While Mr Forsyth was employed by the organisation, the claimant was a member of its healthcare scheme. Although this membership ceased upon his retirement, he discovered others in his position were still able to enjoy the scheme benefits. The claimant contacted Nestle and it was agreed he could continue to have access to the healthcare scheme for himself and his family but was required to make a contribution.
Nestle later subsequently offered him and his wife a one-off payment of £29,783 through a compromise agreement to leave the scheme, which he accepted.
The organisation made the payment, after deduction of income tax but the retired employee completed his tax return on the basis that the compensation payment was a capital gain, split 50% between himself and his wife. HM Revenue and Customs (HMRC) contended the payment was to Forsyth alone and was subject to income tax. The former employee disputed the claim, on the grounds that if it was received by him alone, then the payment was subject to the termination payment £30,000 tax exemption provided. The First Tier Tribunal upheld the decision in Forsyth v HMRC that the payment was taxable under the employer-financed retirement benefit provisions as a lump sum, rather than within the termination payment provisions. Tina Riches, national tax partner at Smith and Williamson, said: “The payment was a benefit from a scheme for the provision of benefits which is not a registered pension scheme and from which a lump sum, gratuity or other benefit is received, so was taxable. The tribunal also found that it was not a termination payment and so did not benefit from the £30,000 tax exemption. Employers should take care to assess the pay-as-you-earn (PAYE) implications of lump sum payments to former employees in the light of this case.” CIPP comment The question of whether a payment on leaving is taxable in full or qualifies for the £30,000 exemption is a complex one. Readers are reminded of the CIPP training course on Termination Payments which covers this and other useful topics.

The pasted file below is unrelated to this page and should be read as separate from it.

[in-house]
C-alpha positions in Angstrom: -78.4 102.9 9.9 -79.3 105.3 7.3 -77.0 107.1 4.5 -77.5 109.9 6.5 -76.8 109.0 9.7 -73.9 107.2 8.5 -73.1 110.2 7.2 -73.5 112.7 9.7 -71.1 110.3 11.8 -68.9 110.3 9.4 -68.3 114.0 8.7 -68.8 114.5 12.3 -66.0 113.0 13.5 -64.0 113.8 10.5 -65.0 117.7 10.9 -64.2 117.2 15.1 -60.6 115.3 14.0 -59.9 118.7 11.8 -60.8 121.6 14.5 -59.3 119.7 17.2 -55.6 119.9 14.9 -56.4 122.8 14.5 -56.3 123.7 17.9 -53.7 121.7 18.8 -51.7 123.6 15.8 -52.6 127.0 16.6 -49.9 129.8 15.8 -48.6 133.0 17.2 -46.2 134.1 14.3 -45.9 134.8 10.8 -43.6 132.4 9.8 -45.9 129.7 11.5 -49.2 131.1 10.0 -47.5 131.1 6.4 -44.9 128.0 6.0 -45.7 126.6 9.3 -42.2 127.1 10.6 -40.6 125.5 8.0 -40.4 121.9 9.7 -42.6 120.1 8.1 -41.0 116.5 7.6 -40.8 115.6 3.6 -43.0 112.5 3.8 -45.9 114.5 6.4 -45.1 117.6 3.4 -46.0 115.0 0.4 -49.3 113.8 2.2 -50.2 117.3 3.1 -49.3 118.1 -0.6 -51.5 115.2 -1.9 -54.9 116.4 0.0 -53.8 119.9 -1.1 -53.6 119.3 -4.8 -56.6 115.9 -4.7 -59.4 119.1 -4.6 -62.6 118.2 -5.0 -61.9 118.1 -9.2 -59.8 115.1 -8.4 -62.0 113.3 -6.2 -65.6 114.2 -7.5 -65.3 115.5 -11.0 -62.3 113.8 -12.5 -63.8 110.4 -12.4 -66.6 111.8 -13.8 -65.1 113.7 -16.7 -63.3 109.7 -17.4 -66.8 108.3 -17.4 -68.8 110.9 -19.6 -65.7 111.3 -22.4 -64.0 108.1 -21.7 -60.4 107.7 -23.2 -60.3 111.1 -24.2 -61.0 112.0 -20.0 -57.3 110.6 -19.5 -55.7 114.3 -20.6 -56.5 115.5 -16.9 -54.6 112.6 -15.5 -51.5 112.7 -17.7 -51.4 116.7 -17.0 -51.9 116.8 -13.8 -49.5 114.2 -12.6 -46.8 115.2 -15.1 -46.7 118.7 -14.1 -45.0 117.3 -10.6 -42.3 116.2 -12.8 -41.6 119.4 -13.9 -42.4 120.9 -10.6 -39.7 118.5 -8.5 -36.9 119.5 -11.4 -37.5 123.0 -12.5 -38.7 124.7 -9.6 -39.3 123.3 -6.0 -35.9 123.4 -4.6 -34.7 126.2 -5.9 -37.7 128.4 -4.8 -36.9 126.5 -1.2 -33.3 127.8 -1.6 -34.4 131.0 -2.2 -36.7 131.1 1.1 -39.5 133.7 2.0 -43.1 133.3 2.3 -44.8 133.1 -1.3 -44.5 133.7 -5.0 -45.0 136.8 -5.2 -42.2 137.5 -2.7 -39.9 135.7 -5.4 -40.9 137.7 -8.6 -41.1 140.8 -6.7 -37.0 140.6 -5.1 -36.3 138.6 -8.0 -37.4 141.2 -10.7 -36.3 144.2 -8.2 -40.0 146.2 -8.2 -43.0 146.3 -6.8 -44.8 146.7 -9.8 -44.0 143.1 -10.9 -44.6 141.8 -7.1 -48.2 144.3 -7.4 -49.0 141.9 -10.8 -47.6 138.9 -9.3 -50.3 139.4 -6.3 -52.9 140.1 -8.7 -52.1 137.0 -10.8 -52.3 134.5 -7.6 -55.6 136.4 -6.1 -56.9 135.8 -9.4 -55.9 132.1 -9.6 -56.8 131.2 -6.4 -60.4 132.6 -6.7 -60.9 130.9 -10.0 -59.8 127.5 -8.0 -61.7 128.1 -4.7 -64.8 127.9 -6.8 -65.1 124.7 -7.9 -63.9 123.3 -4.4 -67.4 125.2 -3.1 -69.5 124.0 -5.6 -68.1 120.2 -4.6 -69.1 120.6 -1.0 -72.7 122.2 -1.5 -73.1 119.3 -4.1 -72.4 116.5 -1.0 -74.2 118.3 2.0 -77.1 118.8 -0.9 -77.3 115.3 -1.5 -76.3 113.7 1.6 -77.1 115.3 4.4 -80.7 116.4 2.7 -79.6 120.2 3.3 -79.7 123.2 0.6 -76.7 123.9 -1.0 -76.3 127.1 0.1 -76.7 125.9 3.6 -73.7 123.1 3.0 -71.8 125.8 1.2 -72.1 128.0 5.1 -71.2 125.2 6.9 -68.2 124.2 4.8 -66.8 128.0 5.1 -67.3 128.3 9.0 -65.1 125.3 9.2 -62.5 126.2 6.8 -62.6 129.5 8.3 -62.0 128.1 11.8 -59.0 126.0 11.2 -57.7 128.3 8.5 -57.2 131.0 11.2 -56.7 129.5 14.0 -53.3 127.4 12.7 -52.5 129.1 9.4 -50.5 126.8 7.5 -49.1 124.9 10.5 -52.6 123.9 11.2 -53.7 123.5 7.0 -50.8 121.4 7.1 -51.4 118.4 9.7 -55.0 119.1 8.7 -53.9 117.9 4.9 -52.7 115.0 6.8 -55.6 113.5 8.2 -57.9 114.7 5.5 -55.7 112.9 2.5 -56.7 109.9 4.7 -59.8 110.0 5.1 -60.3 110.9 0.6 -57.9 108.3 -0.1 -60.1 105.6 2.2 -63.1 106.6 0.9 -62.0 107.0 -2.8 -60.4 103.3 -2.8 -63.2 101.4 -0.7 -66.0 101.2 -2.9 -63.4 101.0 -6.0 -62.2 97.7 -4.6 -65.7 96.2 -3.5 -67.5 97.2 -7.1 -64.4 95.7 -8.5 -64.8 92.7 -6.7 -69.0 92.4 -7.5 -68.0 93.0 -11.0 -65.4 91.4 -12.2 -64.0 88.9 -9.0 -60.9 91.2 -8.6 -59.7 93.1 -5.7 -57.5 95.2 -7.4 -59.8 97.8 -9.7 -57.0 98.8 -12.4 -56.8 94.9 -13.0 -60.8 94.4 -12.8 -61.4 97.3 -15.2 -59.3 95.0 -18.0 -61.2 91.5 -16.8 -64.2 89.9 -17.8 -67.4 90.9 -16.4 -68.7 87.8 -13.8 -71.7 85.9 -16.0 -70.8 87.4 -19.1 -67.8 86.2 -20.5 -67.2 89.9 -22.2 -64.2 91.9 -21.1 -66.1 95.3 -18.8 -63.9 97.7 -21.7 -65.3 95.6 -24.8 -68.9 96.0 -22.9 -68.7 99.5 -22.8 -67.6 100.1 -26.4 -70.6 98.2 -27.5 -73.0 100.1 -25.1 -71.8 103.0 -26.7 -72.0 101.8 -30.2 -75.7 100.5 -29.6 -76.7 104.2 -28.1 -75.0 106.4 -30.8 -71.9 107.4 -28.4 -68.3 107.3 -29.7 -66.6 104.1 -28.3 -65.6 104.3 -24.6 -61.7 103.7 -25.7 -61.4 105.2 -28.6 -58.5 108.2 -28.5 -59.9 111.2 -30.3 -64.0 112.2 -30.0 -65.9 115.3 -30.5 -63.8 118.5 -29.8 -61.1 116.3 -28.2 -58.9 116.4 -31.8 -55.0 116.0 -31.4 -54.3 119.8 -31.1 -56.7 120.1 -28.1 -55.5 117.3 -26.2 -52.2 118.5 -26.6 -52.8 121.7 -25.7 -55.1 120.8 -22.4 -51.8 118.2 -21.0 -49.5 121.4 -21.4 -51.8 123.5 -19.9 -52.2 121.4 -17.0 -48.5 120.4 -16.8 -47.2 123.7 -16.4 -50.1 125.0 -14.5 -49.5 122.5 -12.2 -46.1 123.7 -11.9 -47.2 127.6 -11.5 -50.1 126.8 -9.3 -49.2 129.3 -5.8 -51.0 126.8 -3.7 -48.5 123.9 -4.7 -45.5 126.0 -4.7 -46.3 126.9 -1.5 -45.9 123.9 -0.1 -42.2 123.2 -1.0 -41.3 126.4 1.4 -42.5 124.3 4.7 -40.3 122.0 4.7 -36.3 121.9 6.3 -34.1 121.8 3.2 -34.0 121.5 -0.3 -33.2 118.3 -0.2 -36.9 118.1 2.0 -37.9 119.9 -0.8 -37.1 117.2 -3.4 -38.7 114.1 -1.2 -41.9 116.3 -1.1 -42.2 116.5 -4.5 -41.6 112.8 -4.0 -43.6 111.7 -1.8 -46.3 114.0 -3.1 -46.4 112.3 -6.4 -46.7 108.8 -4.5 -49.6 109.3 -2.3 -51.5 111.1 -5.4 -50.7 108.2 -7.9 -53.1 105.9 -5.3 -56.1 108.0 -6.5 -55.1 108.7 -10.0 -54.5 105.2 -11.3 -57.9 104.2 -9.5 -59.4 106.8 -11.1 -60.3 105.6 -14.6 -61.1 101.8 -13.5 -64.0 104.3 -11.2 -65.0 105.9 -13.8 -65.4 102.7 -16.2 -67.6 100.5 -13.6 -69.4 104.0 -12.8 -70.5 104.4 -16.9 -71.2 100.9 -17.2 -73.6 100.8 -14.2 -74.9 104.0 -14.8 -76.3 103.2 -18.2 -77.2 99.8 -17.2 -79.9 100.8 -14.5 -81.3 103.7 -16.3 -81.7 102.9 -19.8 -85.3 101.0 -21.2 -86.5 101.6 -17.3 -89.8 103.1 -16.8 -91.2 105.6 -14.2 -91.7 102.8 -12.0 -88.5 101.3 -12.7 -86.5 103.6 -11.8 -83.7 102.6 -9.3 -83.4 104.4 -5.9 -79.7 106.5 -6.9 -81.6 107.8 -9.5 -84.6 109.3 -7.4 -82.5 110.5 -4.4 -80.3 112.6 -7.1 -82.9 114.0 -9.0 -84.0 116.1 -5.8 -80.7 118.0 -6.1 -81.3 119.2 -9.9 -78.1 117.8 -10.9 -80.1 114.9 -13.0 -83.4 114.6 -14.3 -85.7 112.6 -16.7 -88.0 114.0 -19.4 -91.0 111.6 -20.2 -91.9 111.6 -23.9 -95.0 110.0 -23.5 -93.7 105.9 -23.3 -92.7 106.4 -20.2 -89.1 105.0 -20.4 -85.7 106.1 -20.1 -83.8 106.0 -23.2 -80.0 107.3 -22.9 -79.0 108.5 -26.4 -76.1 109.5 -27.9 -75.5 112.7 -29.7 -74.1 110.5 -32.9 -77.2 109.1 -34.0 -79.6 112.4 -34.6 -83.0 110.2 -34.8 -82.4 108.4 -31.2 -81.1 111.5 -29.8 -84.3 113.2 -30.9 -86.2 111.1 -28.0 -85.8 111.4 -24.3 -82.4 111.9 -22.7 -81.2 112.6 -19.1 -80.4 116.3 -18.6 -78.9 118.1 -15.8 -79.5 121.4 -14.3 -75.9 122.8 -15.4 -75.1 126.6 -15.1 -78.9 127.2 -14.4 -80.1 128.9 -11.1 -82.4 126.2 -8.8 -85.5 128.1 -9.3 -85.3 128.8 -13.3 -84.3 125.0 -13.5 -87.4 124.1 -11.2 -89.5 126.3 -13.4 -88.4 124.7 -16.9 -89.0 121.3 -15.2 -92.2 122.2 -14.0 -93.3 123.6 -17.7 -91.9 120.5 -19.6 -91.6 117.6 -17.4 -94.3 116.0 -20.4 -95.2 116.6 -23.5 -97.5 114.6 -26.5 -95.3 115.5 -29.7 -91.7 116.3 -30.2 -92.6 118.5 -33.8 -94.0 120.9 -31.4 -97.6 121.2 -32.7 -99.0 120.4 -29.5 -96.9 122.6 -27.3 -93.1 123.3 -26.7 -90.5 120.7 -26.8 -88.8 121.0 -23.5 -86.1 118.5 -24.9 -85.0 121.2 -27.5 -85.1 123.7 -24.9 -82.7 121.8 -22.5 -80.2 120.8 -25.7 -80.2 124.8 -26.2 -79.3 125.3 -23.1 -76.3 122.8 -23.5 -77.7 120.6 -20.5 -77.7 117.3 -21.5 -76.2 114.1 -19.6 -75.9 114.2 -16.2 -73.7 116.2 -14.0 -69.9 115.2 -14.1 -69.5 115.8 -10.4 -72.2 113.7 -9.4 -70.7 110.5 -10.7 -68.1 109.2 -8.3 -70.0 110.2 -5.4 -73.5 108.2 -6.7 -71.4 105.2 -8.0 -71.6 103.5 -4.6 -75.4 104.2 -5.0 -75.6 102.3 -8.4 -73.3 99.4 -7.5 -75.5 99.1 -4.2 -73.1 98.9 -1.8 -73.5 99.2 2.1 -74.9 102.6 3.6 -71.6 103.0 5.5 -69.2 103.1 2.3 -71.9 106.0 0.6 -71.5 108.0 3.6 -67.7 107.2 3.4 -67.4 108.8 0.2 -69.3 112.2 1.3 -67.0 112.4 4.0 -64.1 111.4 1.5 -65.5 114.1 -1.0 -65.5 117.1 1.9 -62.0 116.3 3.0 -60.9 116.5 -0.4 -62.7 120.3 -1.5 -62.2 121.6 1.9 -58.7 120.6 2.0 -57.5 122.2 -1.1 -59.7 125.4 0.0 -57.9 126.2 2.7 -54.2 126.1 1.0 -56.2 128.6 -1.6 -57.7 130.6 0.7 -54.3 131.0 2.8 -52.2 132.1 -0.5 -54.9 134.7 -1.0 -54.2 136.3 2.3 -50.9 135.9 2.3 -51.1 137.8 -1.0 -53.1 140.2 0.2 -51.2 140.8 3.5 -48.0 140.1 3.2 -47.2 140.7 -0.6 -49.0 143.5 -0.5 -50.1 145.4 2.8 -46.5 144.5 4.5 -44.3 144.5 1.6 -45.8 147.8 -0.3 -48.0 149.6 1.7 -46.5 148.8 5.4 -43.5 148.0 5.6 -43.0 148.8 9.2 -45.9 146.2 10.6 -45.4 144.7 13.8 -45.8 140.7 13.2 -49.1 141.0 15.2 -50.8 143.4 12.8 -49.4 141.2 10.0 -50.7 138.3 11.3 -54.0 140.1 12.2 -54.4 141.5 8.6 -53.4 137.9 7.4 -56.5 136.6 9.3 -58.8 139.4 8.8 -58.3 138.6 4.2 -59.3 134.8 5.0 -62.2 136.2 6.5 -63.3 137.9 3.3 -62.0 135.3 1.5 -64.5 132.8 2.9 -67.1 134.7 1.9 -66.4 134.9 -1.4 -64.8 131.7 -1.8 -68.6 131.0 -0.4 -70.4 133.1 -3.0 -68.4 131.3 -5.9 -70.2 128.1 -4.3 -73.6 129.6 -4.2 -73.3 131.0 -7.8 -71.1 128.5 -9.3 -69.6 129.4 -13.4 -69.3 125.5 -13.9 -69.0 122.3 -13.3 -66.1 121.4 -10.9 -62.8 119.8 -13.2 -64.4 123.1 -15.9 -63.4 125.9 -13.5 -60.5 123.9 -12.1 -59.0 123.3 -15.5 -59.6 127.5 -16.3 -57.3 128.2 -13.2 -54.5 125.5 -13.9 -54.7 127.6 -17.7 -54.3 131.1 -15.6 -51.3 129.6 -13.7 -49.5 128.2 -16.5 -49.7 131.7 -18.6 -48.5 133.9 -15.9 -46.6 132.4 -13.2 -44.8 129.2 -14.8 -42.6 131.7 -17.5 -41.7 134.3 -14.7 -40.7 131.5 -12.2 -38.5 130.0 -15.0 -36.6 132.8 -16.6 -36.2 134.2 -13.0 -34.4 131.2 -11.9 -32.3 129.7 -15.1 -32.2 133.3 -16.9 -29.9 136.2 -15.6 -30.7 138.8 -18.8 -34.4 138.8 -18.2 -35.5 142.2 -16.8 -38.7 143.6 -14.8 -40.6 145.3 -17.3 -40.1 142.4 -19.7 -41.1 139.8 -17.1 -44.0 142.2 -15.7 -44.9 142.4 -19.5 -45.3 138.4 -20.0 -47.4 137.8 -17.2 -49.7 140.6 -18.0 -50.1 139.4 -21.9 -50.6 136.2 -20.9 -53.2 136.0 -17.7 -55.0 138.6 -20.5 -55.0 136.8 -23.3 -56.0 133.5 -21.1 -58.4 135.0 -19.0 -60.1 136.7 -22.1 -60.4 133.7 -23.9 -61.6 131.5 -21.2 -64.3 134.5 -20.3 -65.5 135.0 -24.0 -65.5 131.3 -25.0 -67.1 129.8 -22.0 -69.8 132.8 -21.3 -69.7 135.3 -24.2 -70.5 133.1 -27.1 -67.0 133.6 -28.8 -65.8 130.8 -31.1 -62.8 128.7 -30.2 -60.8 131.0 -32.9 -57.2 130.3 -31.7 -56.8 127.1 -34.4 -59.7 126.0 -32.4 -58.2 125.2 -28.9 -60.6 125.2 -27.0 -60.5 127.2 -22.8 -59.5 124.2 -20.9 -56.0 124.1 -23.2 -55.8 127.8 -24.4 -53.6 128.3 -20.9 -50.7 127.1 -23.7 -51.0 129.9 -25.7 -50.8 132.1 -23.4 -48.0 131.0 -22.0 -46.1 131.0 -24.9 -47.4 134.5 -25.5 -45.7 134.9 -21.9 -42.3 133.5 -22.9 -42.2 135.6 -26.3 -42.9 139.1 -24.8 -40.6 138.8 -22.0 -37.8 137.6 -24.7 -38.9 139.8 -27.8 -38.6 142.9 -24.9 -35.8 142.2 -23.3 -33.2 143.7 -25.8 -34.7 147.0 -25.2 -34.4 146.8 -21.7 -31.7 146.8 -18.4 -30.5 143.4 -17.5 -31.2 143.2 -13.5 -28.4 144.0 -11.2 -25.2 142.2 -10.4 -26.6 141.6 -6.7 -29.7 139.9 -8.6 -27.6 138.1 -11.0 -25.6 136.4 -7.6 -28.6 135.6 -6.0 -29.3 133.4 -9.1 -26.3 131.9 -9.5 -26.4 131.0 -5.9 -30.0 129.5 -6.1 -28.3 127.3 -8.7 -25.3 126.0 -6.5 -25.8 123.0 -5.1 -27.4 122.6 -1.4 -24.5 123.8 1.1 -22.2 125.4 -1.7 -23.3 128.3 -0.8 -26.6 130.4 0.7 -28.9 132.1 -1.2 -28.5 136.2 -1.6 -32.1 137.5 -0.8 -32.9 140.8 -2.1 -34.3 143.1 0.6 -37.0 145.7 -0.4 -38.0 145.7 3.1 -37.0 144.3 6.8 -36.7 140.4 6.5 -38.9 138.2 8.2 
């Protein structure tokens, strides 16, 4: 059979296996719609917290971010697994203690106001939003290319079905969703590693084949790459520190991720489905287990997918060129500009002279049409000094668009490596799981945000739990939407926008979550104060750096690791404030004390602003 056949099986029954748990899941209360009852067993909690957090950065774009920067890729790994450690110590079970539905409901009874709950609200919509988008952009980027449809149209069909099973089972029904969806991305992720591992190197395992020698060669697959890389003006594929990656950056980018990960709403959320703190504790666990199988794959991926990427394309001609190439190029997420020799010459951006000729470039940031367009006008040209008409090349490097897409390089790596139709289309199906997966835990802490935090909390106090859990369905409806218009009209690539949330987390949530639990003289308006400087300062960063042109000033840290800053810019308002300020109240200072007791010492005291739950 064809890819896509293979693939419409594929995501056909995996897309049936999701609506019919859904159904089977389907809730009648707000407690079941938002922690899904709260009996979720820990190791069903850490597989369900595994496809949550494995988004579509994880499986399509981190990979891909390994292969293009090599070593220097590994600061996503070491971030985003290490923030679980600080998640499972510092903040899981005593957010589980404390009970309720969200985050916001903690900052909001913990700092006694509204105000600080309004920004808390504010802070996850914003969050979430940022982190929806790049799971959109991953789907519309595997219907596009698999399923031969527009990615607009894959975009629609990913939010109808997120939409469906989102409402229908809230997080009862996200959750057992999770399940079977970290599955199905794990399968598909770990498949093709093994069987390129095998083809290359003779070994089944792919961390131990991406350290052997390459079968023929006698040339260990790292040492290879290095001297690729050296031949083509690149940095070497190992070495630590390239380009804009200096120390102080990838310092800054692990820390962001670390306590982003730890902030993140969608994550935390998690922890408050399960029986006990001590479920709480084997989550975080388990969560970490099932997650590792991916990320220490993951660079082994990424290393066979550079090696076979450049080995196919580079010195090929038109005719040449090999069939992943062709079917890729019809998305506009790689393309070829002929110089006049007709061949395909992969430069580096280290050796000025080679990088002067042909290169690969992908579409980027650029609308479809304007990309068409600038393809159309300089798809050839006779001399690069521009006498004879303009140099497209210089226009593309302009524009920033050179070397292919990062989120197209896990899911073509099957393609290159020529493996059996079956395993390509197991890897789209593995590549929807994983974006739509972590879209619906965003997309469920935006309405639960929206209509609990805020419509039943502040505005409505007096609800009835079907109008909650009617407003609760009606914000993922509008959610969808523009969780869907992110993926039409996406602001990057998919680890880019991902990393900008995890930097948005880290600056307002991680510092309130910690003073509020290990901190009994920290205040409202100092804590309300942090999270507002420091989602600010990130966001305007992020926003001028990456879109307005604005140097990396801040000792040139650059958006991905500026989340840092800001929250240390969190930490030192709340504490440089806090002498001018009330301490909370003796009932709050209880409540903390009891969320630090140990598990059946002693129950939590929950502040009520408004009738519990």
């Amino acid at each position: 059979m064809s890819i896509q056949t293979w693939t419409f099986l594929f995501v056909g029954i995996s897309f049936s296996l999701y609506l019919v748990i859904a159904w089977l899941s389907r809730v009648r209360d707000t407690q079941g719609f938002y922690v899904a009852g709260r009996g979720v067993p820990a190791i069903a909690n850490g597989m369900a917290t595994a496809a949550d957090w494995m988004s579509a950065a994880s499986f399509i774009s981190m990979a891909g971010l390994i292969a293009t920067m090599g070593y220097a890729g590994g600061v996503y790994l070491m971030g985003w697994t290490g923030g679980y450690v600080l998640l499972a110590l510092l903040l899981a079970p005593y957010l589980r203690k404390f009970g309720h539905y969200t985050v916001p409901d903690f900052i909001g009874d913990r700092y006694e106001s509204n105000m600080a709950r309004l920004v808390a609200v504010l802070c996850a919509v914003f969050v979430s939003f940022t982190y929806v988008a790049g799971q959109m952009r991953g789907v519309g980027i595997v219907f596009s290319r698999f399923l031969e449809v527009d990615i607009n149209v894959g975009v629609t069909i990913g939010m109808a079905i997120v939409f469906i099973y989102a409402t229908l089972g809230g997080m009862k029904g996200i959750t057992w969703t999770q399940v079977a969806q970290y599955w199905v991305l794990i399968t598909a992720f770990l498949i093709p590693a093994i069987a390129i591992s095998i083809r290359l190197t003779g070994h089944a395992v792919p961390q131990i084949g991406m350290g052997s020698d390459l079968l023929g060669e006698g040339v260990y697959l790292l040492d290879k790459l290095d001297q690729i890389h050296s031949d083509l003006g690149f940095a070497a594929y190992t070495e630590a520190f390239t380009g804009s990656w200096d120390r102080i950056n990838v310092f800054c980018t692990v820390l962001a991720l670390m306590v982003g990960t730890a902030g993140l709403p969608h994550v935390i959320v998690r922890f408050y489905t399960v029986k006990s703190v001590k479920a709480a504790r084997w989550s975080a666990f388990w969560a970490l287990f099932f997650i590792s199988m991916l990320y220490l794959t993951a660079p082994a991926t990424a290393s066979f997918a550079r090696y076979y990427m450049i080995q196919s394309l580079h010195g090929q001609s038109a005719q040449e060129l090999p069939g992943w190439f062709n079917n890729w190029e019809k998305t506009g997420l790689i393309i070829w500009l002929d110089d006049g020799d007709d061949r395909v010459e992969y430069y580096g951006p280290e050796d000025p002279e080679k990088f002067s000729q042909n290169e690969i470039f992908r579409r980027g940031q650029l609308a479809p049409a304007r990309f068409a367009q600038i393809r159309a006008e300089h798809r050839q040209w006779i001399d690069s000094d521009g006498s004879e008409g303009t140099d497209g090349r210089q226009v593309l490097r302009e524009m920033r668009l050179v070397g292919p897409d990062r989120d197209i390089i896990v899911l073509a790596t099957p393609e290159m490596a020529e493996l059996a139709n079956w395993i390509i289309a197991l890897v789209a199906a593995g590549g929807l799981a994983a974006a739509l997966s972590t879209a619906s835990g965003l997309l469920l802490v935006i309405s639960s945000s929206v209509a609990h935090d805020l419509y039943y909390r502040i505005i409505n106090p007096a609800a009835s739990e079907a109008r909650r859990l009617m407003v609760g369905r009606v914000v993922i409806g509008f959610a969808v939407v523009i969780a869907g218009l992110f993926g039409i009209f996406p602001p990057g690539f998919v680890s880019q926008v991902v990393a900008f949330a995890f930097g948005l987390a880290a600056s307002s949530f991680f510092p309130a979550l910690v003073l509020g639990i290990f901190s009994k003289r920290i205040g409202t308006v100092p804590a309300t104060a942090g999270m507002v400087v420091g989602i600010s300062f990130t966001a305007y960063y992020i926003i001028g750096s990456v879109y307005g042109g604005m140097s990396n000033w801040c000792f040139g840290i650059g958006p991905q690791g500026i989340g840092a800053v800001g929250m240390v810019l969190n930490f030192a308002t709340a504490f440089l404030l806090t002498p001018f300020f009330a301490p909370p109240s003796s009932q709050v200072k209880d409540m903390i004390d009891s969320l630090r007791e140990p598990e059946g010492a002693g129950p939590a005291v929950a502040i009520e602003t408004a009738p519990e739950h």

Tribunal finds employee disabled when evidence indicates otherwise
18 November 2014
The case of Department for Work and Pensions v Conyers shows how unpredictable disability discrimination cases can be, and at the same time provides some useful guidance for employers in relation to these cases.
We are grateful to the Chartered Institute of Personnel and Development (CIPD) for their report on this case, which rested on whether the employee in question was disabled.
The report shows that the tribunal found that the claimant in this case was disabled when:
the joint expert report said she was not the witness statement said the employee thought she was not the evidence from the employee on the day indicated she was not disabled. However the Employment Appeals Tribunal reversed that decision, relying on those notes of the tribunal hearing which could be located. The case therefore illustrates the value of taking a comprehensive note of tribunal hearings where possible.
PWC loses flexible working discrimination case
20 November 2014
CIPP Policy News Journal
08/04/2015, Page 127 of 521
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